I was once told a story, which I have never been able to trace, about court poets in one of the middle dynasties in China. According to the story, these poets were encouraged to circulate their work until they became quite famous - and then they were required to change their names. Suddenly, from riding the crest of success, they were plunged into anonymity. They had to build new reputations from scratch. The greatest of these poets was, as I recall, required to change his name five times, enduring four intentional reversals of fortune for his five periods of acclaim.
This may seem like an odd story - after all, can't a writer's work be identified by his style, even though the name below the poem is different? If you think about it, however, the story not only makes sense, but actually sounds as if it has a point worth remembering. Take the names off the books of a given twentieth-century poet, and you might have a hard time linking those books to a single author. Almost any example will do: could the same person who wrote ''The Love Song of J. Alfred Prufrock'' have possibly written ''The Four Quartets''? T. S. Eliot did just that. Or look at Theodore Roethke: without his name affixed to both poems, one might be hard pressed to link ''My Papa's Waltz'' with the ''North American Sequence.''
These two examples involve writers who were experimenting, for better or worse, with new styles. Yet they both labored under the weight of fame. One can certainly argue that this weight did not contribute to the greatness of the poetry. A ''Home Forum'' writer did exactly that with T. S. Eliot several years ago, arguing that Eliot's early poems - written when he was virtually unknown - are much more exciting verbally and intellectually than his later work.
Perhaps, then, the Chinese poets and their patrons latched on to a valuable idea. Certainly one's identity as a writer can grow stale over the years. A writer can become so conscious of ''his'' themes, ''his'' style, that he actually narrows his sights, listens for the old music, and writes in an old vein - or worse, breaks into a new vein that sounds respectable but yields none of the old daring, the emotional or intellectual vitality that brought him earlier success. If we were the Chinese poets facing these circumstances, our fate would be sure: we would be forced to start over, to write under a new name. But here, in twentieth-century America, life is more complicated. One is not always aware of when the spark goes out of his writing, or when an ''experiment'' is merely a conventional thought dressed up a little. We don't always have someone to make us beginners again.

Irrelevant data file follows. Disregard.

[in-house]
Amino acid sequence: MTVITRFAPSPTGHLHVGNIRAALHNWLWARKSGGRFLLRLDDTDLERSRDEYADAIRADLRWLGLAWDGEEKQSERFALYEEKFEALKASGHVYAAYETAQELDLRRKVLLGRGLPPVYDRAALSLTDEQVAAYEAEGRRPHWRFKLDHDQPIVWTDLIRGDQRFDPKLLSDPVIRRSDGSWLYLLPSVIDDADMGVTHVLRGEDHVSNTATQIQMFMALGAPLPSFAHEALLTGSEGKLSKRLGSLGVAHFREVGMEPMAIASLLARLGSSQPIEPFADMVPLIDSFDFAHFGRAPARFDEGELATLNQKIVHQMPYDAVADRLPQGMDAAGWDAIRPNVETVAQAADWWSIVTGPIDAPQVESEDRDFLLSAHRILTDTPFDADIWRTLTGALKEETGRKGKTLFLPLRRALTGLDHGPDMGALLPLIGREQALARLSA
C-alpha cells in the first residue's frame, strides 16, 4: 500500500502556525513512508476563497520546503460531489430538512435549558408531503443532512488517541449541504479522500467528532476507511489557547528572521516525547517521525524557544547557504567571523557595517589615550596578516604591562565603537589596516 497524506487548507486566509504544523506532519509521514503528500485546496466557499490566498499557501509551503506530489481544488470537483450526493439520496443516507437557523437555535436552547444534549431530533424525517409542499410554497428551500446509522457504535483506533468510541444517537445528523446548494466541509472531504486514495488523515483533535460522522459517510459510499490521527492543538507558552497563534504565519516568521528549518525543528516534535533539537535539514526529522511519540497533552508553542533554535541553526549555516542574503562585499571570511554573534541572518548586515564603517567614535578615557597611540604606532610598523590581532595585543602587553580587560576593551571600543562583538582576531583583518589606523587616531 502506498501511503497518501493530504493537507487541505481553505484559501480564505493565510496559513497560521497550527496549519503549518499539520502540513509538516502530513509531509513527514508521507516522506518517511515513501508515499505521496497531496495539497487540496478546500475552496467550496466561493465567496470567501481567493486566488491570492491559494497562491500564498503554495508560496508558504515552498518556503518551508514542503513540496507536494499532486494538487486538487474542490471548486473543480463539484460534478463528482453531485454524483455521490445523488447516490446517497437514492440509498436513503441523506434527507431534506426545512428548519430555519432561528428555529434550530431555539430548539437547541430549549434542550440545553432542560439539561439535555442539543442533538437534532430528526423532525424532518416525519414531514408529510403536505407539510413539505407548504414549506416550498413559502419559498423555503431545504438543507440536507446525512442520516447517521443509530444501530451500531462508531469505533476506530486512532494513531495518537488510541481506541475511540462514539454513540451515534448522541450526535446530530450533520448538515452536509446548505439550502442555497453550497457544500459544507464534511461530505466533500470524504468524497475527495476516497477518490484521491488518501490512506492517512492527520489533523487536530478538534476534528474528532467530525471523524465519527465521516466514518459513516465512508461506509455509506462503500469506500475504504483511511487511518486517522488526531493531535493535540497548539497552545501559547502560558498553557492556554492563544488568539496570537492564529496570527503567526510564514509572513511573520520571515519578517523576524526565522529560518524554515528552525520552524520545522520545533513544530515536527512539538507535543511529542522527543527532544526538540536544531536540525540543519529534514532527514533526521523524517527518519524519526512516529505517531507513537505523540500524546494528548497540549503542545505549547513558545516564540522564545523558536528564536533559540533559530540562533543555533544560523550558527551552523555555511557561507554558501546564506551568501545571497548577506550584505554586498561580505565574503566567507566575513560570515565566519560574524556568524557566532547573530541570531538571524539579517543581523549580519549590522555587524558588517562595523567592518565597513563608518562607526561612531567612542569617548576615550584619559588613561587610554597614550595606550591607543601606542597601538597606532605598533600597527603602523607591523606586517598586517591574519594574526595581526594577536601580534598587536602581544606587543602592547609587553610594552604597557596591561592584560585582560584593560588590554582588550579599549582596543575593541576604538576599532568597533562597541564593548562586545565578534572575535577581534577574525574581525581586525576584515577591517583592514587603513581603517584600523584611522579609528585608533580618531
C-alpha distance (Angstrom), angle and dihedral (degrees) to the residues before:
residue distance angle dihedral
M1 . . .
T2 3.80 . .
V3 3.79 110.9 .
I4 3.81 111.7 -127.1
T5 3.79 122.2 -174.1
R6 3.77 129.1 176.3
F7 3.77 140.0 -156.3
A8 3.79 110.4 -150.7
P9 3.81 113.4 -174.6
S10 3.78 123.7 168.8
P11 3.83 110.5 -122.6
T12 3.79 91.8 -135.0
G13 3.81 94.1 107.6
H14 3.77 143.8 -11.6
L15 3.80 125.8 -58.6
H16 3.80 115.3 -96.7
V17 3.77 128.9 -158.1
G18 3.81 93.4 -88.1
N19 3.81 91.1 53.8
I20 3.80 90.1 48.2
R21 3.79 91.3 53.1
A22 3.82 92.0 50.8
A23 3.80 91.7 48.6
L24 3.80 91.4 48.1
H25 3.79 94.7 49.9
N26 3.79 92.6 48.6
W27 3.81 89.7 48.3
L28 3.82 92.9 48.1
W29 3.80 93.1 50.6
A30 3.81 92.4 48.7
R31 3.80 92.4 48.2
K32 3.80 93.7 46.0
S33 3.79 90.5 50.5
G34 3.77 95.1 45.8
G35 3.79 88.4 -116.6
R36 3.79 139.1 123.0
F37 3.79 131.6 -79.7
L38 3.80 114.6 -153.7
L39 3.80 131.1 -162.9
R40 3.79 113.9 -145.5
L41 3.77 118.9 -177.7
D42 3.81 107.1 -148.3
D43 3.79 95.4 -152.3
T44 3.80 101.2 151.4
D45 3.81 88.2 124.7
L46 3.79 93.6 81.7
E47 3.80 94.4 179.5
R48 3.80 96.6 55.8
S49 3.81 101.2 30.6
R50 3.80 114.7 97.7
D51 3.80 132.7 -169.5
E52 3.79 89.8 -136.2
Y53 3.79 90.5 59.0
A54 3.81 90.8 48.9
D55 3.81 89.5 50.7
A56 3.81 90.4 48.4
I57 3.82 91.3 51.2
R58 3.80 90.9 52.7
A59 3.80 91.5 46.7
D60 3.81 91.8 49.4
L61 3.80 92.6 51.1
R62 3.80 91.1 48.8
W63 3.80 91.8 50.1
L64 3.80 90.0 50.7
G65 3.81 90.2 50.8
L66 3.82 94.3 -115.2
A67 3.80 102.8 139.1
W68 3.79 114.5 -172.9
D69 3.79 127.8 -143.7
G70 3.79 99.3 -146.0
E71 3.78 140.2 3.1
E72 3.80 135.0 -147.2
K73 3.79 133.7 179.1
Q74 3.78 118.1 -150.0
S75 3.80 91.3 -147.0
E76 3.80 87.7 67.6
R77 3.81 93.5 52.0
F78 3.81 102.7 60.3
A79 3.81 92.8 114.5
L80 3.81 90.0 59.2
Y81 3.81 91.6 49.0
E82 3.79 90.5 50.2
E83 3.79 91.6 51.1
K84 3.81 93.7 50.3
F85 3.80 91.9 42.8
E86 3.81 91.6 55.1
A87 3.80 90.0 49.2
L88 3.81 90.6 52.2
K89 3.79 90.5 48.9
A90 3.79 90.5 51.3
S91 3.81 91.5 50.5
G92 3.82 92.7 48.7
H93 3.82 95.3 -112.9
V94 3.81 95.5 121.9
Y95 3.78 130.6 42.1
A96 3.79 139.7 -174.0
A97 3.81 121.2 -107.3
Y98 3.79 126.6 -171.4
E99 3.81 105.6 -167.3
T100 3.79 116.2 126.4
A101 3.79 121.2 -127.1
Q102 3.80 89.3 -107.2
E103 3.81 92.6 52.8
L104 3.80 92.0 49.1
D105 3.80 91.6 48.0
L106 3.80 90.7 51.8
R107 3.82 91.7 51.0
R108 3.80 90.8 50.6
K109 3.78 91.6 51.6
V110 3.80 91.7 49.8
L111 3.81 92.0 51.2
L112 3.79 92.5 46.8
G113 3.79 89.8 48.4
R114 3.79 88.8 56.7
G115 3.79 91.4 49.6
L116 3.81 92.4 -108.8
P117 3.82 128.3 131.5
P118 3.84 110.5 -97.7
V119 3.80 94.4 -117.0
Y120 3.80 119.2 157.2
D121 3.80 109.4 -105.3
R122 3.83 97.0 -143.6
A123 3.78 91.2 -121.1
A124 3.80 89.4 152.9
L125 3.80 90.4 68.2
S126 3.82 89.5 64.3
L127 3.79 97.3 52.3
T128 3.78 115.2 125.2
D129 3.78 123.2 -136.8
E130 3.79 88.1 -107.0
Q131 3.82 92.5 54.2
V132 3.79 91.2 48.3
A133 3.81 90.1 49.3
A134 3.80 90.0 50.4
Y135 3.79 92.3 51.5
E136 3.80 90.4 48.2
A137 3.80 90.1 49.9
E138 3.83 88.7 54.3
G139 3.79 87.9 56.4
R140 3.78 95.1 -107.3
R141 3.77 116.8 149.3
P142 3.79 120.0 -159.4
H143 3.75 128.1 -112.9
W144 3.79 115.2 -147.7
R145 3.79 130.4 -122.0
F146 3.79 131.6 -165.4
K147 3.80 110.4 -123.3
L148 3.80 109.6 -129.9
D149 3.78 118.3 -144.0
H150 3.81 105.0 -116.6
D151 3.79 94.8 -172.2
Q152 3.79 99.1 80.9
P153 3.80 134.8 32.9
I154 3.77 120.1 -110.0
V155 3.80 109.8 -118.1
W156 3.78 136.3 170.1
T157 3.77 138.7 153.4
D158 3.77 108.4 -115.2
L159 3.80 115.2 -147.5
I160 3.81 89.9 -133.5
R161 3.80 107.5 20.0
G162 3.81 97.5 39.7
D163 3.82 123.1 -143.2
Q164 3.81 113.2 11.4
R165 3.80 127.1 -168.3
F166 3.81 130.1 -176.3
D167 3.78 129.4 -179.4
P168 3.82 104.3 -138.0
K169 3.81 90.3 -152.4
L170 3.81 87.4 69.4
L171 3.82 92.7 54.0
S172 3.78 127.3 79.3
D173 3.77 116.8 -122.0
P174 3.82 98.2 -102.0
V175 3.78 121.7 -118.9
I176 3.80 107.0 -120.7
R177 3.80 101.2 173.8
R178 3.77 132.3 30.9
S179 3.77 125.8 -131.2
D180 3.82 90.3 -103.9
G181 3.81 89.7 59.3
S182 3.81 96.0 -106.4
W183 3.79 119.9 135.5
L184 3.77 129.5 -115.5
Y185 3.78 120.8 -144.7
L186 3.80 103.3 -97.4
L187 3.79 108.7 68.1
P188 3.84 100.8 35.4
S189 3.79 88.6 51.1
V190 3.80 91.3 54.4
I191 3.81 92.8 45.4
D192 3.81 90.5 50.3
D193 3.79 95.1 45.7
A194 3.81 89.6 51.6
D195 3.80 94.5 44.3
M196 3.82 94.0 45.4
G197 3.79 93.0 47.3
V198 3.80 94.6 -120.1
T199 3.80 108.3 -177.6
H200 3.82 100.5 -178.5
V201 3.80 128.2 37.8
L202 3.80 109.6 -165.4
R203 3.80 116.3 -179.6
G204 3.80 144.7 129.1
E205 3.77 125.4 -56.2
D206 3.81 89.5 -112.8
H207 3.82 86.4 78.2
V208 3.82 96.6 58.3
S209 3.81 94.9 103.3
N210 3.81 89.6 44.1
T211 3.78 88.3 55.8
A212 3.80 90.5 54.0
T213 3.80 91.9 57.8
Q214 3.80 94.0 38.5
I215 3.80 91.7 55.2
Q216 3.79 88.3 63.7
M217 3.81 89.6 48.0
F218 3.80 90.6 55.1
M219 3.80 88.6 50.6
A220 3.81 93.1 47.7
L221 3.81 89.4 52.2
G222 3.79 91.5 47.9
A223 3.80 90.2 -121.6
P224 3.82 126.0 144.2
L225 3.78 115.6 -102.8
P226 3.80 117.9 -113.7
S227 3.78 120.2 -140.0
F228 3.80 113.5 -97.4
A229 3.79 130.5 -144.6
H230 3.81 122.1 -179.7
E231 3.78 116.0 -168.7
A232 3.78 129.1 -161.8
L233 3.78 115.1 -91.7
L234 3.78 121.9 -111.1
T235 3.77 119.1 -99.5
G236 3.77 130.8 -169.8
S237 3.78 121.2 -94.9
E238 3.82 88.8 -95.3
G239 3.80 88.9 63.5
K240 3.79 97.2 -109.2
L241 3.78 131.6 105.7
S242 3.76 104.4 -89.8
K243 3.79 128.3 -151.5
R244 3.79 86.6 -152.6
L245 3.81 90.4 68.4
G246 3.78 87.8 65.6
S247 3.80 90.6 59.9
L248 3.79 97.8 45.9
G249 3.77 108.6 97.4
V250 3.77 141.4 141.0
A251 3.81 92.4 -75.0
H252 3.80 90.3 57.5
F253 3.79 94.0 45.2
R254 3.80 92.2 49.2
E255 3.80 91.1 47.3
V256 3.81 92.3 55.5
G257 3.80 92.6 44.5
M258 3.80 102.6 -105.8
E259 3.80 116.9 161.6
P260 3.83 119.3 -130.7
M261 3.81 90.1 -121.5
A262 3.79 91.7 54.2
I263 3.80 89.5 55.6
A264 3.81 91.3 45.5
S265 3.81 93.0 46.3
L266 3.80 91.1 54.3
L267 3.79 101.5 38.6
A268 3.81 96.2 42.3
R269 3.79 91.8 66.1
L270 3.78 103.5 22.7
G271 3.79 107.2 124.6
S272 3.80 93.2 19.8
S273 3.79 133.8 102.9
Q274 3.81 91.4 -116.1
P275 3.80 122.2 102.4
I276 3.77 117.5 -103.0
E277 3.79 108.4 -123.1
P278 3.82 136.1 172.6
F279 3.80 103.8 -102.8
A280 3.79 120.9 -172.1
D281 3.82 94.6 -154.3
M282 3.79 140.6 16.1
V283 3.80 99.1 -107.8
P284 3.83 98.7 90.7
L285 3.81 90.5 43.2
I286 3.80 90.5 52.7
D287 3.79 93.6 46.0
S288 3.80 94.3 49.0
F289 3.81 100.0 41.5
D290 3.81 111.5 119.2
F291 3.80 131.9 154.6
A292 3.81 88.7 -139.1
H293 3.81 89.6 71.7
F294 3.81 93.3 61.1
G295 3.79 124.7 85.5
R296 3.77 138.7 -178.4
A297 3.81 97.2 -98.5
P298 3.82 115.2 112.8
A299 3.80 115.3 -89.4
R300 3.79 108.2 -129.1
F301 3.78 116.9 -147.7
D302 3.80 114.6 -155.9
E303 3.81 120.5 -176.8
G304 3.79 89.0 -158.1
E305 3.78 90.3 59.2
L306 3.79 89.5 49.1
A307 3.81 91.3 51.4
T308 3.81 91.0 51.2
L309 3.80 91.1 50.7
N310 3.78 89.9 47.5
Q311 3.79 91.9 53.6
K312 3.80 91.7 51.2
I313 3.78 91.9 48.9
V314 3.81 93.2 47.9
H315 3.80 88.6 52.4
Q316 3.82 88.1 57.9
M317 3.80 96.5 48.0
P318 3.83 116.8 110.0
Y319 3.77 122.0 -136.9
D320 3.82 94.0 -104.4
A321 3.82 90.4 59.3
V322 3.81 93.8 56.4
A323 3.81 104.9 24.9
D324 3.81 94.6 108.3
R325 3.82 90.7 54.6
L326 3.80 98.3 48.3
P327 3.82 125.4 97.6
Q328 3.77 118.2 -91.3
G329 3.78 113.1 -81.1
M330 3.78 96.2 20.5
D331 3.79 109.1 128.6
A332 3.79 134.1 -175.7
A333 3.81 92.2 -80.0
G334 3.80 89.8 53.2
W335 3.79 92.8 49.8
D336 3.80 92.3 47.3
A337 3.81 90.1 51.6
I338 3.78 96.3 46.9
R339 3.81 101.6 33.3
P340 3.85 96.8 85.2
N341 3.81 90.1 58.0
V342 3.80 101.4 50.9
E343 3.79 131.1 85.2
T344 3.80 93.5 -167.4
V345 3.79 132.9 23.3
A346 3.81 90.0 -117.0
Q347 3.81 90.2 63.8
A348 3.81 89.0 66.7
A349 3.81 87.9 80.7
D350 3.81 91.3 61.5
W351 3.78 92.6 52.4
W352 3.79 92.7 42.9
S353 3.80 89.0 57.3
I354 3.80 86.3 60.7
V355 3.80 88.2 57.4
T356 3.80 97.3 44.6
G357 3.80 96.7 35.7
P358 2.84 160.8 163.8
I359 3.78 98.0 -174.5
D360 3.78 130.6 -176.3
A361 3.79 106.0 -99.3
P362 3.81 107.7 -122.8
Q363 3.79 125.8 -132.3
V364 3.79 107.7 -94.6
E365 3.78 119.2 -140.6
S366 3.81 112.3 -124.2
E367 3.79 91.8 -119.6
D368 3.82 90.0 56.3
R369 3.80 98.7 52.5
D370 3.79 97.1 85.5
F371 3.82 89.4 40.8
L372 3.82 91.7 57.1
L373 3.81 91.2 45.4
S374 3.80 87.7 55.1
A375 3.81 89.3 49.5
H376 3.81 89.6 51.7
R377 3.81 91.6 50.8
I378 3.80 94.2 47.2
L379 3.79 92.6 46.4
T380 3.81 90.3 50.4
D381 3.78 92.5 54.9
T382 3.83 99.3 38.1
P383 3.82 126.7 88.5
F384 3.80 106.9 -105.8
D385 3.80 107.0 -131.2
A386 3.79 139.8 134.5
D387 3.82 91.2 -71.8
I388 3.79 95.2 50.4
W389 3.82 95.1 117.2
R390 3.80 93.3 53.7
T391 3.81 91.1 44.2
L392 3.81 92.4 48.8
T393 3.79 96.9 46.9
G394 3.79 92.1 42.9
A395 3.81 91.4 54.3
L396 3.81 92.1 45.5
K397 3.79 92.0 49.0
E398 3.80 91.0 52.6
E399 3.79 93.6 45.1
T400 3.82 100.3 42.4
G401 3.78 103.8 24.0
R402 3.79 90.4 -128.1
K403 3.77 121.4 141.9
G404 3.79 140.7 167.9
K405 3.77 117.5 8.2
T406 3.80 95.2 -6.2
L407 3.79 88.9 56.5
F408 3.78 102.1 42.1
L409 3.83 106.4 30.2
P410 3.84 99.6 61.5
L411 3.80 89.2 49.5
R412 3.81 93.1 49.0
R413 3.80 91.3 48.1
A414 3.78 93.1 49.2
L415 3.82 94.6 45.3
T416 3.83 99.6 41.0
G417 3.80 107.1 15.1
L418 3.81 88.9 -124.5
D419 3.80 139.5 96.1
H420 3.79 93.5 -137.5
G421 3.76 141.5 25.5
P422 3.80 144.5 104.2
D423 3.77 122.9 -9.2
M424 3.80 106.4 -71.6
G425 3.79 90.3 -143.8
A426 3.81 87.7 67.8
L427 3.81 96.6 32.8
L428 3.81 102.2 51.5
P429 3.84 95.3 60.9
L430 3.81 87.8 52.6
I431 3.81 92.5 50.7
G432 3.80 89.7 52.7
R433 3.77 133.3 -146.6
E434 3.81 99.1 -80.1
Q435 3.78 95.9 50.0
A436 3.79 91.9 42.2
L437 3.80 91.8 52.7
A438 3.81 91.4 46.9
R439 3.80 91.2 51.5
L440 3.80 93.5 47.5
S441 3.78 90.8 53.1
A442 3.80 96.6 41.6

The story of the Chinese poets impresses me because I think quite a lot about my writing, and about being anonymous, about being a beginner. I'm not going to change my name over and over - at least I don't expect to. But often, when I sit down to write, I consider the real point of the story - the idea that I have to start afresh with myself, putting away the extraneous concerns that always go with writing: ''will I sell it?'' ''will a major magazine accept it?'' ''will Harper & Row publish it?'' ''will my audience like it?'' ''does it sound like me?'' This last concern is, at least for me, the most insidious. I can always bottle myself up by assuming that the type of poem I once wrote is the type I should still write, that I have an image to maintain or a range of subjects that critics have labeled mine. Such assumptions are the opposite of anonymity: they reveal the self at its most hard-edged, its most defined and limited. They are also sure to wither the budding poem. They permit none of the free inventiveness , the glorious clowning, the curious browsing through unfamiliar realms of thought, that bring the new perception in striking language. They permit none of the privileges of the beginner.
It is perhaps a paradox, but I try to make myself a beginner whenever I sit down to write. It's not that I ignore everything I've done in the past; for the fact is, I do have themes that I return to, that I mine with recurring productivity. But I do try very hard to ignore the results of what I've done in the past - the publications, or friends' or critics' comments, for example - as well as to lay aside visions of future pressures. I am a writer with a pen, some paper, and some ideas that I have not previously tried. My intention is to see them in this newness, to hold them, to handle them in my mind as if they were objects from another planet, something I had never before encountered and had to describe. And there are times when, confronted by my unrelenting self, I like to go back to truly anonymous poems. Ballads, for example, or lyrics from fourteenth- and fifteenth-century England, are often quite beautiful, finely crafted. Yet no name is attached. They have a life of their own, apart from whatever single self the author (or authors) possessed. Some of these poems, it seems to me, deserve the finest tribute one can pay a work of art: that it can live on and on, after everything about its author is forgotten. Keeping that tribute in mind, I find it much easier to write as I want, beginning with anonymity.